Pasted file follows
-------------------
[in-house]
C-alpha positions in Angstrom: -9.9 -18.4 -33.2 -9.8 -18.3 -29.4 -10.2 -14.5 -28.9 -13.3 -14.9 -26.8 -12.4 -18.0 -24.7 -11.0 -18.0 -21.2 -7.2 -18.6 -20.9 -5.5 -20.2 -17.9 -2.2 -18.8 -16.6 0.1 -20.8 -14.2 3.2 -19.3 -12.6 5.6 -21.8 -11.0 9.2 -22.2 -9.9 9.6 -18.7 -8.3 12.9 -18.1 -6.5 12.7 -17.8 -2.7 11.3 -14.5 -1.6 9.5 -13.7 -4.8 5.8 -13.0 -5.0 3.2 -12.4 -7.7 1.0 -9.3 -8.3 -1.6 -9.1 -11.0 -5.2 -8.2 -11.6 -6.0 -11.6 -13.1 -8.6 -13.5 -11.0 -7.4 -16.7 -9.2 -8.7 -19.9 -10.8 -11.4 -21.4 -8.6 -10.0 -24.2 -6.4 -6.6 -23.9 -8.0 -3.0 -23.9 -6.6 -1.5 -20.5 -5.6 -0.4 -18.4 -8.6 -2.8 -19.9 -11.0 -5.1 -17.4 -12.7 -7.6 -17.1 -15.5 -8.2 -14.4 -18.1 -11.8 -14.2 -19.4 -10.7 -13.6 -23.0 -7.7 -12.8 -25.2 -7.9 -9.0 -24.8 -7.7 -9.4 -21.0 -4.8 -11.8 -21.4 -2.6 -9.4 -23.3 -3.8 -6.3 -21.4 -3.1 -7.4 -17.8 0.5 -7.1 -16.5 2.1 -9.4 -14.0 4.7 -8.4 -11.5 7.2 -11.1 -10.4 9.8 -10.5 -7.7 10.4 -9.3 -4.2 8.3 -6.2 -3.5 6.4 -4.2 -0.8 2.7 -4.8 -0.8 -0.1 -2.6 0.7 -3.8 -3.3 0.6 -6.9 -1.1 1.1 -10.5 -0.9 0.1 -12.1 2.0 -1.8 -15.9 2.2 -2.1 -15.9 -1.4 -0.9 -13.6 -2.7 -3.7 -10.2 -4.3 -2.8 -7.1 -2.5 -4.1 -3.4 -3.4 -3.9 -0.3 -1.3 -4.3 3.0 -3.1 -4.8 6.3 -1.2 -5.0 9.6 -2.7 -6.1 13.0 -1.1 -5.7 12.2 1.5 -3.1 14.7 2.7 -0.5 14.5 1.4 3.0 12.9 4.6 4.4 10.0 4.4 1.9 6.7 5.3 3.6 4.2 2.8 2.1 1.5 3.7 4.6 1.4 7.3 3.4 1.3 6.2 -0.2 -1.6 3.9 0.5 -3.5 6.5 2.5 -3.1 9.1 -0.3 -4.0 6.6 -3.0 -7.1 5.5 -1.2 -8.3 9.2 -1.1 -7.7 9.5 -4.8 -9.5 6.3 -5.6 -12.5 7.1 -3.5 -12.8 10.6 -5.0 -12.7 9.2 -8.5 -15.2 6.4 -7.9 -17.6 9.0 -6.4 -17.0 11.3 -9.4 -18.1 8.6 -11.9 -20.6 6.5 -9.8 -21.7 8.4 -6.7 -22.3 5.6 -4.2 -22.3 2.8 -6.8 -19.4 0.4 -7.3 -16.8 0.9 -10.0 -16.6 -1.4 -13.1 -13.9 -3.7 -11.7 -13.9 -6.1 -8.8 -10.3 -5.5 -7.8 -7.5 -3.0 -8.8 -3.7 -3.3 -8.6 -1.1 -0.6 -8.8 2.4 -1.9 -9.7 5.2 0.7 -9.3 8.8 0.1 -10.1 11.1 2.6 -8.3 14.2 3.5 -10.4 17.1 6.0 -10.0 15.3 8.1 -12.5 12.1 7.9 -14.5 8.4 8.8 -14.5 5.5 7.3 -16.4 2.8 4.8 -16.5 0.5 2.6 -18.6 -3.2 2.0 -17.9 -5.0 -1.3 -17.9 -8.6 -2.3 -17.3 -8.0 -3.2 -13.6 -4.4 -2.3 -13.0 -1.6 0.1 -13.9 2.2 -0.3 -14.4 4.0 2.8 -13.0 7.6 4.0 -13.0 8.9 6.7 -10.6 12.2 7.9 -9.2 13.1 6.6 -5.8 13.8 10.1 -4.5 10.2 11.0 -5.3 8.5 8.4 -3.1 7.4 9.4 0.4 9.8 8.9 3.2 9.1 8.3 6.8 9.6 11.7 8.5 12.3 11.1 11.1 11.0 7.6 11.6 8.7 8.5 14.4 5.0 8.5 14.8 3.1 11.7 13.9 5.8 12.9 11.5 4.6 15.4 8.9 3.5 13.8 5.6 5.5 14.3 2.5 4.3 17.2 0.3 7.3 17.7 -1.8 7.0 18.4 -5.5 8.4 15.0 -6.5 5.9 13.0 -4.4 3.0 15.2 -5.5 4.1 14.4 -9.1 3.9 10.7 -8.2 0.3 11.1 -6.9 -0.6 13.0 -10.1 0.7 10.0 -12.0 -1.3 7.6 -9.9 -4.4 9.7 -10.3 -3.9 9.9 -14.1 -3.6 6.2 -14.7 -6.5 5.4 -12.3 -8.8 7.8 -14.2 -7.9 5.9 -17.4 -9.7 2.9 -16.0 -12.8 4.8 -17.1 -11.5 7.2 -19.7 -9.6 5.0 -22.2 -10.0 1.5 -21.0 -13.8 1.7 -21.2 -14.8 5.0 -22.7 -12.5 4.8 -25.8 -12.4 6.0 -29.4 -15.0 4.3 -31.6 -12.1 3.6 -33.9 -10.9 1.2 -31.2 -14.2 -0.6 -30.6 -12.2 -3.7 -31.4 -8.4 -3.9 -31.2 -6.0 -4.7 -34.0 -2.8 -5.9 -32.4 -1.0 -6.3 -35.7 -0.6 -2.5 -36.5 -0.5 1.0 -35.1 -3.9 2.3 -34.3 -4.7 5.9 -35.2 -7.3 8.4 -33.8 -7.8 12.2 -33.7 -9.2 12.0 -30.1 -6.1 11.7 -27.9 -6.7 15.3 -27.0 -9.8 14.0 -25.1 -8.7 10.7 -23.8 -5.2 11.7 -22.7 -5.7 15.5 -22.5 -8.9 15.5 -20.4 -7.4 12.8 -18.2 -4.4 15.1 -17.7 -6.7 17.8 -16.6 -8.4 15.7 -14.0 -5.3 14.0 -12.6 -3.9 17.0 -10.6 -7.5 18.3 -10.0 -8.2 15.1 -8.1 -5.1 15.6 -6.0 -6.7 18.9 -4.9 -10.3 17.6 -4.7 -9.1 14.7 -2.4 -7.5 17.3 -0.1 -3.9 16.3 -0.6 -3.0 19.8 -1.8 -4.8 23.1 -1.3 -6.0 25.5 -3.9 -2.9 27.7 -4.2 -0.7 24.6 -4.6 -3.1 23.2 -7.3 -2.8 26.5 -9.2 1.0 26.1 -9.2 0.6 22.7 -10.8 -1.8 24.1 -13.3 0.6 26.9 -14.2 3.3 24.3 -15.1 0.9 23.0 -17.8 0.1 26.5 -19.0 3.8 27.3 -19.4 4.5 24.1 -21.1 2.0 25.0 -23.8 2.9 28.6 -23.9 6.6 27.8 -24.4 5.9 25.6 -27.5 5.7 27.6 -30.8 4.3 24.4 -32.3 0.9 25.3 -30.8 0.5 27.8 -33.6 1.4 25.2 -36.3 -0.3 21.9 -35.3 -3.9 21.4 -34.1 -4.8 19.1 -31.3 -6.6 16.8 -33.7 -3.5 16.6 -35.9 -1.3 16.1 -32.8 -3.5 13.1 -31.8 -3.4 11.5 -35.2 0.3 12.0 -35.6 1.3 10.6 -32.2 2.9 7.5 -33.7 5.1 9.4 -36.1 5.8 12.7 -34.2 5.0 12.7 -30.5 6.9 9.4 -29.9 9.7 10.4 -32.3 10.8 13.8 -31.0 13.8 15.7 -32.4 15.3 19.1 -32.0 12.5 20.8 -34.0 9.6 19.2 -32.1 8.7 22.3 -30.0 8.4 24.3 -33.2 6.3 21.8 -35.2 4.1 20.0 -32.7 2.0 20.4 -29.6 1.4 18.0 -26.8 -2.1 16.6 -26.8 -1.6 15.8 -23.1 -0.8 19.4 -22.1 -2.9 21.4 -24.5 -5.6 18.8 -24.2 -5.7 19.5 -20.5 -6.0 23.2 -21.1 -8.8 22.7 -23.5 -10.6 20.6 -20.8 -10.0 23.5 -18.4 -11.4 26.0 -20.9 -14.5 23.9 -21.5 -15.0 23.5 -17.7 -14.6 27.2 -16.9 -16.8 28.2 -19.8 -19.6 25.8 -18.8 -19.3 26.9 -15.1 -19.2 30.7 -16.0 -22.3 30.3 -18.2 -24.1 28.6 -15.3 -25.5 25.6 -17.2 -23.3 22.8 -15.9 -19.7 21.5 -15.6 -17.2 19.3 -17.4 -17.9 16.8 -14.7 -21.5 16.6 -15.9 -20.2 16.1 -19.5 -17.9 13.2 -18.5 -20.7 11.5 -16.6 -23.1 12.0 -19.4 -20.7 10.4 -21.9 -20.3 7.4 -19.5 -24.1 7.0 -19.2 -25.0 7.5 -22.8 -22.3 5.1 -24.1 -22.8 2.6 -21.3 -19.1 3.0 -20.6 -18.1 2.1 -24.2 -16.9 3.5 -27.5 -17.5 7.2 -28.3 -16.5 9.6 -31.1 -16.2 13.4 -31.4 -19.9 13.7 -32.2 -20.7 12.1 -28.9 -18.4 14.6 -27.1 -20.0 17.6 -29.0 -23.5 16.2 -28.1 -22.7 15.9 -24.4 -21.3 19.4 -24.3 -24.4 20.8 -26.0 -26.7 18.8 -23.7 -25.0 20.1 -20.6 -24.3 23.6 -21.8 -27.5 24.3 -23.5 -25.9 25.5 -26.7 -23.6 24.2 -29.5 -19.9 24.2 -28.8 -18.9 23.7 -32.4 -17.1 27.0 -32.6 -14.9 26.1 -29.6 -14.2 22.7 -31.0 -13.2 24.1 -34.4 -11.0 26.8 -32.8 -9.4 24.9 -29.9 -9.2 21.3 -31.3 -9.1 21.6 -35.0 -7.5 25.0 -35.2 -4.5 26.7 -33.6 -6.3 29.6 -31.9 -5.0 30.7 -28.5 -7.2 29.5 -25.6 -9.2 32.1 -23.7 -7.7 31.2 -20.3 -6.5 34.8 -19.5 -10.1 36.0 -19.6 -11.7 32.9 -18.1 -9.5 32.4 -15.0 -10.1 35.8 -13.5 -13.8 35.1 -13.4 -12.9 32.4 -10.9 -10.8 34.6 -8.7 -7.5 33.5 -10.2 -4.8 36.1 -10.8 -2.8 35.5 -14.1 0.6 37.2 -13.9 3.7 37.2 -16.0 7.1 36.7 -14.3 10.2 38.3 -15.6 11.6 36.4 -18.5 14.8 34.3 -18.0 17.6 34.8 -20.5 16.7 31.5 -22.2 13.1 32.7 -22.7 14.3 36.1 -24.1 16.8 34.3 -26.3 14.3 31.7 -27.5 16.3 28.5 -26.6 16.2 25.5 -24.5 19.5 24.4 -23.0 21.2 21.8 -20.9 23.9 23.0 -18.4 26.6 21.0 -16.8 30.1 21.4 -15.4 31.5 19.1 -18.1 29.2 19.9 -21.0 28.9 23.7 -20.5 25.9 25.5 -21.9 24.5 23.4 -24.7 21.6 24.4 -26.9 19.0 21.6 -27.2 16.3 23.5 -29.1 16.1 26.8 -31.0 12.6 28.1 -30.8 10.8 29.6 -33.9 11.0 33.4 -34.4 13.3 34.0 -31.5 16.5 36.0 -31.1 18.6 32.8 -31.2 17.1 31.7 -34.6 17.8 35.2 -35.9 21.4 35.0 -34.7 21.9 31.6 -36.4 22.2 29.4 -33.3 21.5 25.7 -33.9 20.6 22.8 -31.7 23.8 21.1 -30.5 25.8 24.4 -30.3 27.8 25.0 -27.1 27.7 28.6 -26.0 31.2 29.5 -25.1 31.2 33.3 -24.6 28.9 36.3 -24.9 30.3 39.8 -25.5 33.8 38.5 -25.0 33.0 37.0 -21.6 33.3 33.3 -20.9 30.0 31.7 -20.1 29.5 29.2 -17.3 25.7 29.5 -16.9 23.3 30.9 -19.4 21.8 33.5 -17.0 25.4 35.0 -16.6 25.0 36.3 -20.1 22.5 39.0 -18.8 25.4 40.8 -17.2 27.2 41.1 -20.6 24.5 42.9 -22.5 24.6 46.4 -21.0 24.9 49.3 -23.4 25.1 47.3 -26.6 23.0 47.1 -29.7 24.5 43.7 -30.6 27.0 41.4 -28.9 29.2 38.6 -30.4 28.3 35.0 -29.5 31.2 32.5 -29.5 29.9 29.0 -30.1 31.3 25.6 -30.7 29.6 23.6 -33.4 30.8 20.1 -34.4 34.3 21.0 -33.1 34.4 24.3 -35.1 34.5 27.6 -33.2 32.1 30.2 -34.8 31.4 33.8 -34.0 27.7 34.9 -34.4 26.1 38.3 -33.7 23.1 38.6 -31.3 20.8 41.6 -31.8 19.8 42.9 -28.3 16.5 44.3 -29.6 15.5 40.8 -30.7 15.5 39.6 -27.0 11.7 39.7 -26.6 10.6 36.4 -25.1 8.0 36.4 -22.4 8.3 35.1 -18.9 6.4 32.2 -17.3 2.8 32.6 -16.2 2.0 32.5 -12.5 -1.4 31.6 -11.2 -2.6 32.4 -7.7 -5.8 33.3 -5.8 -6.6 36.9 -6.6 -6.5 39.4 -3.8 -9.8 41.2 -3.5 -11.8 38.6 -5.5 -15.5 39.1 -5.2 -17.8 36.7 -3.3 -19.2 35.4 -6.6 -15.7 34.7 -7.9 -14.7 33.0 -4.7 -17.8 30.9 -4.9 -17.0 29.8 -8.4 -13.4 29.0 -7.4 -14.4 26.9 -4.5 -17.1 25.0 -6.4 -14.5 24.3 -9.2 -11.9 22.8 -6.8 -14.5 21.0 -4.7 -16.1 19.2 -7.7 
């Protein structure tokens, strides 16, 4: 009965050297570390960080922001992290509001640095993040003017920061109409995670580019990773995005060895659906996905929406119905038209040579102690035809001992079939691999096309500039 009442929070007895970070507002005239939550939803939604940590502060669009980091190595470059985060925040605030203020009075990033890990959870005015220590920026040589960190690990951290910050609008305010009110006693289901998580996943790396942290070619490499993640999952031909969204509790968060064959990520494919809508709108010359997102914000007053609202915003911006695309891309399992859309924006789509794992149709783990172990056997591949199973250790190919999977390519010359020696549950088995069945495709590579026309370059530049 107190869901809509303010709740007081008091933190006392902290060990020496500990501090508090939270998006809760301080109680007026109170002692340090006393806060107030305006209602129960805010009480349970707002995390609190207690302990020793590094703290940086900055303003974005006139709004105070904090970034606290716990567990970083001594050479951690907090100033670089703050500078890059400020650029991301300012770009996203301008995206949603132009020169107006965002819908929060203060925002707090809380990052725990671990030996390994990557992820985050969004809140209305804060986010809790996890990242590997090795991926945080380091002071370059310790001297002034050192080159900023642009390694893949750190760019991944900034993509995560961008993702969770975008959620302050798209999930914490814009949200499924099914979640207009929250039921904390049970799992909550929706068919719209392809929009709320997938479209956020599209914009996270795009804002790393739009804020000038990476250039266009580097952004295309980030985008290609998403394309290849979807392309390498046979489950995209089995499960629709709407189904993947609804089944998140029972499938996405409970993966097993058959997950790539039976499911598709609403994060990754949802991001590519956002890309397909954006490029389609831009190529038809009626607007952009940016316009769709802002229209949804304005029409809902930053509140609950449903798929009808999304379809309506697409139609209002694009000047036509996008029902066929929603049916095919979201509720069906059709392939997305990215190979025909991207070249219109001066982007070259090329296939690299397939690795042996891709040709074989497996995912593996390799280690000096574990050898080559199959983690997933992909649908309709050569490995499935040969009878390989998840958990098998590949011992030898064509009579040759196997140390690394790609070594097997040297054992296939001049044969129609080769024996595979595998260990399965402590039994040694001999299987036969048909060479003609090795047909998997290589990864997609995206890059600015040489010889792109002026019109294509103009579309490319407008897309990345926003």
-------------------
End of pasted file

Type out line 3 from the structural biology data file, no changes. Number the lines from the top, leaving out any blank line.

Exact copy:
């Protein structure tokens, strides 16, 4: 009965050297570390960080922001992290509001640095993040003017920061109409995670580019990773995005060895659906996905929406119905038209040579102690035809001992079939691999096309500039 009442929070007895970070507002005239939550939803939604940590502060669009980091190595470059985060925040605030203020009075990033890990959870005015220590920026040589960190690990951290910050609008305010009110006693289901998580996943790396942290070619490499993640999952031909969204509790968060064959990520494919809508709108010359997102914000007053609202915003911006695309891309399992859309924006789509794992149709783990172990056997591949199973250790190919999977390519010359020696549950088995069945495709590579026309370059530049 107190869901809509303010709740007081008091933190006392902290060990020496500990501090508090939270998006809760301080109680007026109170002692340090006393806060107030305006209602129960805010009480349970707002995390609190207690302990020793590094703290940086900055303003974005006139709004105070904090970034606290716990567990970083001594050479951690907090100033670089703050500078890059400020650029991301300012770009996203301008995206949603132009020169107006965002819908929060203060925002707090809380990052725990671990030996390994990557992820985050969004809140209305804060986010809790996890990242590997090795991926945080380091002071370059310790001297002034050192080159900023642009390694893949750190760019991944900034993509995560961008993702969770975008959620302050798209999930914490814009949200499924099914979640207009929250039921904390049970799992909550929706068919719209392809929009709320997938479209956020599209914009996270795009804002790393739009804020000038990476250039266009580097952004295309980030985008290609998403394309290849979807392309390498046979489950995209089995499960629709709407189904993947609804089944998140029972499938996405409970993966097993058959997950790539039976499911598709609403994060990754949802991001590519956002890309397909954006490029389609831009190529038809009626607007952009940016316009769709802002229209949804304005029409809902930053509140609950449903798929009808999304379809309506697409139609209002694009000047036509996008029902066929929603049916095919979201509720069906059709392939997305990215190979025909991207070249219109001066982007070259090329296939690299397939690795042996891709040709074989497996995912593996390799280690000096574990050898080559199959983690997933992909649908309709050569490995499935040969009878390989998840958990098998590949011992030898064509009579040759196997140390690394790609070594097997040297054992296939001049044969129609080769024996595979595998260990399965402590039994040694001999299987036969048909060479003609090795047909998997290589990864997609995206890059600015040489010889792109002026019109294509103009579309490319407008897309990345926003």